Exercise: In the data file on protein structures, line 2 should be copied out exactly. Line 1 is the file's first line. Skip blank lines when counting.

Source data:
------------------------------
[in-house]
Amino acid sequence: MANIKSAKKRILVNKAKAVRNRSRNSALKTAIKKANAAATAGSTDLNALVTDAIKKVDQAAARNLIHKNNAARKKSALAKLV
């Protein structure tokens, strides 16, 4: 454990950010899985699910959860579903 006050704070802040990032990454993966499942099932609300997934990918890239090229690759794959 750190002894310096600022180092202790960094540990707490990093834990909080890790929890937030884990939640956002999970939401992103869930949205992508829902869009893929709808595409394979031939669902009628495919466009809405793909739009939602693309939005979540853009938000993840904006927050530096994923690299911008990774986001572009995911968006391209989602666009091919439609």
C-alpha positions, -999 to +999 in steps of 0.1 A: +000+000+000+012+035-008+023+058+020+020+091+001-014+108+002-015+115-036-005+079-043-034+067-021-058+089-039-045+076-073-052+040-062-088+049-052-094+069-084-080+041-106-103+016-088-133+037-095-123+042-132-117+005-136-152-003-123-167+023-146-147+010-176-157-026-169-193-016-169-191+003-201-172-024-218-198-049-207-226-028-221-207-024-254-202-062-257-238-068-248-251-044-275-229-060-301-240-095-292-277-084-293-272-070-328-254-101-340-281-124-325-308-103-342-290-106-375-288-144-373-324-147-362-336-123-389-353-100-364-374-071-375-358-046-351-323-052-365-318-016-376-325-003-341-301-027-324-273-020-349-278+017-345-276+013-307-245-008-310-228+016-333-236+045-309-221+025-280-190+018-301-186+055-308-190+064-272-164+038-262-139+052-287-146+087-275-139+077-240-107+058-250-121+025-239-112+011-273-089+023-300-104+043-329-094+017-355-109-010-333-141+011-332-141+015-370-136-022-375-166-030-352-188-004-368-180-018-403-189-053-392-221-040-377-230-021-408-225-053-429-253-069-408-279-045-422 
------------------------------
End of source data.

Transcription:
Amino acid sequence: MANIKSAKKRILVNKAKAVRNRSRNSALKTAIKKANAAATAGSTDLNALVTDAIKKVDQAAARNLIHKNNAARKKSALAKLV